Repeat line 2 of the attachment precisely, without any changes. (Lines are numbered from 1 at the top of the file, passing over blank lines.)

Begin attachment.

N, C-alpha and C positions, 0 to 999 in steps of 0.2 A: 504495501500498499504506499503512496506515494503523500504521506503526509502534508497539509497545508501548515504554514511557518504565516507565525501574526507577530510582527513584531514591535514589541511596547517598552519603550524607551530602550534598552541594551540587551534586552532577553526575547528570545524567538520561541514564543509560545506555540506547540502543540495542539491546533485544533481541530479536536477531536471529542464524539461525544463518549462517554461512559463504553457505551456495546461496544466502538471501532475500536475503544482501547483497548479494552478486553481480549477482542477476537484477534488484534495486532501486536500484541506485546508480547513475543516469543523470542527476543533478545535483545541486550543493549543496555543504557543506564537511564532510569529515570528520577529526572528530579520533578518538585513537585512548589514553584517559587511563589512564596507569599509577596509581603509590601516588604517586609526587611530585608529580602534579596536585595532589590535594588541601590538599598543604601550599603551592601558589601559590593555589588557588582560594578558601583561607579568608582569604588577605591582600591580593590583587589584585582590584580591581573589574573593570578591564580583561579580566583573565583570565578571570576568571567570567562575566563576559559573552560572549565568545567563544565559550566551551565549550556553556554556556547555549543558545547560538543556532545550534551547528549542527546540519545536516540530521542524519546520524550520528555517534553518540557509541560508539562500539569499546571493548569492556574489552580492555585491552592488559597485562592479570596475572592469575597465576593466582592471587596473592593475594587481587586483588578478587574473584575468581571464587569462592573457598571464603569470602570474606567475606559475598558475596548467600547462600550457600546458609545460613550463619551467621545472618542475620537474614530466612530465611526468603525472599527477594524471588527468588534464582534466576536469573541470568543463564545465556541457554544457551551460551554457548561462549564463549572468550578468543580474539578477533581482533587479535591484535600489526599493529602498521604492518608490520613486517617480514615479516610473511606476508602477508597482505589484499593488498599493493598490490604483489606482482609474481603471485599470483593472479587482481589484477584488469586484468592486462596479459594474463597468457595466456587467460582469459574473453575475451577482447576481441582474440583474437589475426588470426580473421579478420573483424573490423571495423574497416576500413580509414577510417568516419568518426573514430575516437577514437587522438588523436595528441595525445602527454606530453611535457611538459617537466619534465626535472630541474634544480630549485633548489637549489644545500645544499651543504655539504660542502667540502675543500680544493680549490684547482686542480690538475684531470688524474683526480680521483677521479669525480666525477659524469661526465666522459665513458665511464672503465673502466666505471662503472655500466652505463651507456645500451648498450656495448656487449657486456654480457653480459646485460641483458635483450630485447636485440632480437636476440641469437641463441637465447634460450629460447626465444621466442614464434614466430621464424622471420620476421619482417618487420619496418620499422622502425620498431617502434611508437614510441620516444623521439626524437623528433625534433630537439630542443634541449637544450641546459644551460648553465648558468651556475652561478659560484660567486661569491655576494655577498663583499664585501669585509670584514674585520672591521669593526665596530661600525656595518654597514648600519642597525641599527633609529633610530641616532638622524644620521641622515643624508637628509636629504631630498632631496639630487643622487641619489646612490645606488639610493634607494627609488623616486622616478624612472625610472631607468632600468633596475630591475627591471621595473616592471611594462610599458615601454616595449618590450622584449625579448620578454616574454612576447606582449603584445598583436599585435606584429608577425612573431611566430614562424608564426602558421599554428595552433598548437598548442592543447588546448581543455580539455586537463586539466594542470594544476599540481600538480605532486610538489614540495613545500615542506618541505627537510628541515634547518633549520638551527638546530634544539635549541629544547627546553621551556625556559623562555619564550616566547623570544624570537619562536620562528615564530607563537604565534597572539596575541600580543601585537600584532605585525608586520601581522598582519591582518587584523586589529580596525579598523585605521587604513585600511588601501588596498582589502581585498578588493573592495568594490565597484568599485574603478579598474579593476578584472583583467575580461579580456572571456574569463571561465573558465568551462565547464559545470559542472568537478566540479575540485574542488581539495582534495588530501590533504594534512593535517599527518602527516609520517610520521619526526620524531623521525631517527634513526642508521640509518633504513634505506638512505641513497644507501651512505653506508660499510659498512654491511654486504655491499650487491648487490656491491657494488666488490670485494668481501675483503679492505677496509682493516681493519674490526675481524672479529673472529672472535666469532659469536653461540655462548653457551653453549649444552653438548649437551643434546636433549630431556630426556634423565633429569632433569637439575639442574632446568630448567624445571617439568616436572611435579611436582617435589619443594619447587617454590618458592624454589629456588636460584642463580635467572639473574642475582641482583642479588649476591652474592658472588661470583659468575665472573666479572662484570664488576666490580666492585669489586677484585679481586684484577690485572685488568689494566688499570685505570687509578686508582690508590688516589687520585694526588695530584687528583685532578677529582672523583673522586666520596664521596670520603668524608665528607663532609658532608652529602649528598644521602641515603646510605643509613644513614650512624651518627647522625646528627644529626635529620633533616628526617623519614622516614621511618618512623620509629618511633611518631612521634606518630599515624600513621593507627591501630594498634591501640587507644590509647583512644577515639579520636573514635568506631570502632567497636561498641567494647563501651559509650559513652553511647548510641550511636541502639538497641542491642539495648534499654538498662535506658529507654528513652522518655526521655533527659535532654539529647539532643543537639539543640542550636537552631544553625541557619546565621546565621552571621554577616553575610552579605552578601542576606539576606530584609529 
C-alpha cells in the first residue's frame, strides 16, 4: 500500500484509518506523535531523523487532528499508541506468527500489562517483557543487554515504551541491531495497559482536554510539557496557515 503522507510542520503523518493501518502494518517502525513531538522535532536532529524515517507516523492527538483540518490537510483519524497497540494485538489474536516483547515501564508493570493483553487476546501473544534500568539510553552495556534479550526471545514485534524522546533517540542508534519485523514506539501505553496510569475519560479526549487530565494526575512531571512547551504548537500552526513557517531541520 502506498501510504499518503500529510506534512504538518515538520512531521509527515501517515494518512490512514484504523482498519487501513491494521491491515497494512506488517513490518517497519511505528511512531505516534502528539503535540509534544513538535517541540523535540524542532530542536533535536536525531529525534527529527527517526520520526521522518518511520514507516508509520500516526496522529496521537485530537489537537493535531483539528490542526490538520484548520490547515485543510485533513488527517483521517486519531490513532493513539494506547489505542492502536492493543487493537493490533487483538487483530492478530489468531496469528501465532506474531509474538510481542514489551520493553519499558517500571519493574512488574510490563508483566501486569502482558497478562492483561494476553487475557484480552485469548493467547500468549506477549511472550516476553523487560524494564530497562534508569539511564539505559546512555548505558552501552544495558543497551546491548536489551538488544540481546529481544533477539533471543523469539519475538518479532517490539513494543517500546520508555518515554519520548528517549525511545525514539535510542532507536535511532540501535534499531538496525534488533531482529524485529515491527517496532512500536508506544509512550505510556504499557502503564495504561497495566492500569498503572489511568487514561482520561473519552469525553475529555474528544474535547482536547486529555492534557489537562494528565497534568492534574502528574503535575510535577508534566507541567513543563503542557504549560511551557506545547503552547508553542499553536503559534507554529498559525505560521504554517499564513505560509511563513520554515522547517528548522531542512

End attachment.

C-alpha cells in the first residue's frame, strides 16, 4: 500500500484509518506523535531523523487532528499508541506468527500489562517483557543487554515504551541491531495497559482536554510539557496557515 503522507510542520503523518493501518502494518517502525513531538522535532536532529524515517507516523492527538483540518490537510483519524497497540494485538489474536516483547515501564508493570493483553487476546501473544534500568539510553552495556534479550526471545514485534524522546533517540542508534519485523514506539501505553496510569475519560479526549487530565494526575512531571512547551504548537500552526513557517531541520 502506498501510504499518503500529510506534512504538518515538520512531521509527515501517515494518512490512514484504523482498519487501513491494521491491515497494512506488517513490518517497519511505528511512531505516534502528539503535540509534544513538535517541540523535540524542532530542536533535536536525531529525534527529527527517526520520526521522518518511520514507516508509520500516526496522529496521537485530537489537537493535531483539528490542526490538520484548520490547515485543510485533513488527517483521517486519531490513532493513539494506547489505542492502536492493543487493537493490533487483538487483530492478530489468531496469528501465532506474531509474538510481542514489551520493553519499558517500571519493574512488574510490563508483566501486569502482558497478562492483561494476553487475557484480552485469548493467547500468549506477549511472550516476553523487560524494564530497562534508569539511564539505559546512555548505558552501552544495558543497551546491548536489551538488544540481546529481544533477539533471543523469539519475538518479532517490539513494543517500546520508555518515554519520548528517549525511545525514539535510542532507536535511532540501535534499531538496525534488533531482529524485529515491527517496532512500536508506544509512550505510556504499557502503564495504561497495566492500569498503572489511568487514561482520561473519552469525553475529555474528544474535547482536547486529555492534557489537562494528565497534568492534574502528574503535575510535577508534566507541567513543563503542557504549560511551557506545547503552547508553542499553536503559534507554529498559525505560521504554517499564513505560509511563513520554515522547517528548522531542512